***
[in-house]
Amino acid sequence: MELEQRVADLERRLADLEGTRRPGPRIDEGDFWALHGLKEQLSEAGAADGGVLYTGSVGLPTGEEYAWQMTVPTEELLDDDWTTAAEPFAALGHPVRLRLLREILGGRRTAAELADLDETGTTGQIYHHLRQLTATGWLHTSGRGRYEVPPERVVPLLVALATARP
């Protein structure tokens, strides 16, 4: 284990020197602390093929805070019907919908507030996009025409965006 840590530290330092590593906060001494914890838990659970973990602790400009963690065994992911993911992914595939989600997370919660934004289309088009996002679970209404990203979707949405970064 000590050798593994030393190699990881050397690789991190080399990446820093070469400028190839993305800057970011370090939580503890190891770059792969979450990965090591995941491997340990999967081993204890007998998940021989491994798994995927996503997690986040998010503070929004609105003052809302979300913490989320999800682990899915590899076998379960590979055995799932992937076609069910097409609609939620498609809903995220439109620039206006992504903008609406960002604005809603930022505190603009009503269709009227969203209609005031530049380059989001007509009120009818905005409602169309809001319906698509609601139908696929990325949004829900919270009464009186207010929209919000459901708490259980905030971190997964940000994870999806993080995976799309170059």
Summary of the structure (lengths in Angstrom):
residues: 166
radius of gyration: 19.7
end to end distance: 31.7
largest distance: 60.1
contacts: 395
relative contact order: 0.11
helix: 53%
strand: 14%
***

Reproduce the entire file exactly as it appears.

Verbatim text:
[in-house]
Amino acid sequence: MELEQRVADLERRLADLEGTRRPGPRIDEGDFWALHGLKEQLSEAGAADGGVLYTGSVGLPTGEEYAWQMTVPTEELLDDDWTTAAEPFAALGHPVRLRLLREILGGRRTAAELADLDETGTTGQIYHHLRQLTATGWLHTSGRGRYEVPPERVVPLLVALATARP
């Protein structure tokens, strides 16, 4: 284990020197602390093929805070019907919908507030996009025409965006 840590530290330092590593906060001494914890838990659970973990602790400009963690065994992911993911992914595939989600997370919660934004289309088009996002679970209404990203979707949405970064 000590050798593994030393190699990881050397690789991190080399990446820093070469400028190839993305800057970011370090939580503890190891770059792969979450990965090591995941491997340990999967081993204890007998998940021989491994798994995927996503997690986040998010503070929004609105003052809302979300913490989320999800682990899915590899076998379960590979055995799932992937076609069910097409609609939620498609809903995220439109620039206006992504903008609406960002604005809603930022505190603009009503269709009227969203209609005031530049380059989001007509009120009818905005409602169309809001319906698509609601139908696929990325949004829900919270009464009186207010929209919000459901708490259980905030971190997964940000994870999806993080995976799309170059």
Summary of the structure (lengths in Angstrom):
residues: 166
radius of gyration: 19.7
end to end distance: 31.7
largest distance: 60.1
contacts: 395
relative contact order: 0.11
helix: 53%
strand: 14%